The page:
Attached Images Attached Images  

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    Now I know what the A stands for in Mark A, it's Appleton! I guess there are a lot of ways to make a knot big, but to also make it slide easily on the main string and have the tail lie flat on the frame are unique features. I have been searching and bookmarking different starting knots such as the so called "bulky knot" and I would definitely like to have the Appleton knot to try out. If you can find the time to explain and illustrate your starting knot, I bet there are a lot of other stringers interested as well.

  12. #29
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    I'm thinking of purchasing this machine victor c7032.I was also looking at the yonex es5 pro, so would you say tht the victor machine compares or bettered the yonex machine when just stringing badminton rackets?...Also I was wondering if any owners of the victor machine can post a picture with a tennis racket frame mounted......If anyone can suggest anywhere I can either buy machine an get it shipped to uk. Also if there is a specialist place to find used yonex machines...Thanks

  13. #30
    Regular Member Mark A's Avatar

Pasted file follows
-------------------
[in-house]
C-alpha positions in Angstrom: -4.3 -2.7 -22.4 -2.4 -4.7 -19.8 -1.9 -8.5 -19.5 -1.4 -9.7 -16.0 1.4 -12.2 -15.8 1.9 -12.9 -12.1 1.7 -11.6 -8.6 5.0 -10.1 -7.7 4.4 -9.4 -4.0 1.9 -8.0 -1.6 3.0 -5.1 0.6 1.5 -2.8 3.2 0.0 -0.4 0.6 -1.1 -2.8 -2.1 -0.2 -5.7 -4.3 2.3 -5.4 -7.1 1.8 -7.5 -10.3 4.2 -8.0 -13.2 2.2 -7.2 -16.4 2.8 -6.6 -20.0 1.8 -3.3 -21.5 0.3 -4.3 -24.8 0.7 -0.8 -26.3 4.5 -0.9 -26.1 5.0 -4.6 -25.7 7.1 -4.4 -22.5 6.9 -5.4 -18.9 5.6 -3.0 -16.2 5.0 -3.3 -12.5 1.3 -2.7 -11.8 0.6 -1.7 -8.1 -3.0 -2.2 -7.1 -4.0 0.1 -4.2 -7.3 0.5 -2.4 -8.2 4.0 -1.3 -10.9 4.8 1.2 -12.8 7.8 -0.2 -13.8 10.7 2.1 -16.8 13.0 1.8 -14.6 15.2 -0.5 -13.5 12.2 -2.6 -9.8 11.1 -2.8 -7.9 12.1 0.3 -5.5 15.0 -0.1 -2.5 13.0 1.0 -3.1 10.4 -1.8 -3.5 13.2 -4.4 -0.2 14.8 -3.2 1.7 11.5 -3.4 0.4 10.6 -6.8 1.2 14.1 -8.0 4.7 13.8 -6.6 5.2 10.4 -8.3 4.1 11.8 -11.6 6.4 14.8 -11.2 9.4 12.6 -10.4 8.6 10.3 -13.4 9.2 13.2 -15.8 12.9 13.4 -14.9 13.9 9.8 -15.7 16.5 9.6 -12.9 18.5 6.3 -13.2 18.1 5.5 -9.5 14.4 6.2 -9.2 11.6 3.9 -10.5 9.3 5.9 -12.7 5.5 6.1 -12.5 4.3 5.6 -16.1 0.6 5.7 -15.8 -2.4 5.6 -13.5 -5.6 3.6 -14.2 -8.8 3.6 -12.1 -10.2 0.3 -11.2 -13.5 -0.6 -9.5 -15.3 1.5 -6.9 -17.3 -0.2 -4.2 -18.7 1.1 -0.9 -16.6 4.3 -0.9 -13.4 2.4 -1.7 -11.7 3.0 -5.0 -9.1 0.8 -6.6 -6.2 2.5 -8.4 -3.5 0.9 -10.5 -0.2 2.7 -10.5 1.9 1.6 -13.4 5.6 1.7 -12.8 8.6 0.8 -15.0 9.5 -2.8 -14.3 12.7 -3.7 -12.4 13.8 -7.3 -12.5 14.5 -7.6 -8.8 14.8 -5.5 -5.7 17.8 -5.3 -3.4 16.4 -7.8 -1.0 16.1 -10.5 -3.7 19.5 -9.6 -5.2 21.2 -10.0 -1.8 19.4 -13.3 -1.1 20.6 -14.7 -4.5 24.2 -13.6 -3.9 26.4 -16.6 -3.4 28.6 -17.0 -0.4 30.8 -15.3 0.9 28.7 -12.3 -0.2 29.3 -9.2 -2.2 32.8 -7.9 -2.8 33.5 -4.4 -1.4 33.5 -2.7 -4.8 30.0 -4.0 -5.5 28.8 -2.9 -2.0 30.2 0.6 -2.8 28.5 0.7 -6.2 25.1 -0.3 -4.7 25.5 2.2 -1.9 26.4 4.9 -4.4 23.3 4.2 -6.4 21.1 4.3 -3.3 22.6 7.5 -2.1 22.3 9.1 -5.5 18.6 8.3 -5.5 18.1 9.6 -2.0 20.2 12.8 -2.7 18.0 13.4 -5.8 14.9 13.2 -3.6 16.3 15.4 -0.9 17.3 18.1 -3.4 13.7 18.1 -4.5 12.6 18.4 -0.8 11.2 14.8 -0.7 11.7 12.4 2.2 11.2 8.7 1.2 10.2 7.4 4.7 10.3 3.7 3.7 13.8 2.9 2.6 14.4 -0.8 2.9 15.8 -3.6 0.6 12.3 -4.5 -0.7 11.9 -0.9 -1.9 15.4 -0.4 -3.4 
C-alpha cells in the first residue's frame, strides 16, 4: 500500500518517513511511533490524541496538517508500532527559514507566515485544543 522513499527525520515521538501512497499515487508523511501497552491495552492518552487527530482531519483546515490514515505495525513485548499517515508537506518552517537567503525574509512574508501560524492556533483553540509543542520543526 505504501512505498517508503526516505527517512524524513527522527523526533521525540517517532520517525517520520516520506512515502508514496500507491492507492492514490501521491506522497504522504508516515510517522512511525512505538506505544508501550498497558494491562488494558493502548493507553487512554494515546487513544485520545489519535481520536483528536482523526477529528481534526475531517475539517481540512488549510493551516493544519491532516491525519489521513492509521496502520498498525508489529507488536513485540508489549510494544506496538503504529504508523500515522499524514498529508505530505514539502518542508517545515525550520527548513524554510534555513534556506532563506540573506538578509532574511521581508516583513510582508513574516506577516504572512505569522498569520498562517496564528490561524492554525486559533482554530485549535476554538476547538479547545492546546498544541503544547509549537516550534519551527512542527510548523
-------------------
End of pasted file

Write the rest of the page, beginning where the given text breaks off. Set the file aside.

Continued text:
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    Quote Originally Posted by risingsun View Post
    I'm thinking of purchasing this machine victor c7032.I was also looking at the yonex es5 pro, so would you say tht the victor machine compares or bettered the yonex machine when just stringing badminton rackets?...Also I was wondering if any owners of the victor machine can post a picture with a tennis racket frame mounted......If anyone can suggest anywhere I can either buy machine an get it shipped to uk. Also if there is a specialist place to find used yonex machines...Thanks
    Of all the top-end machines I've seen that aren't badminton-specific, the Yonex makes the fewest compromises when it comes to badminton. If you get the Victor, you'd be stuck doing badminton, but with the best possible badminton mount and a very clever rising tension head (and I suspect it'll be substantially cheaper than the Yonex as well).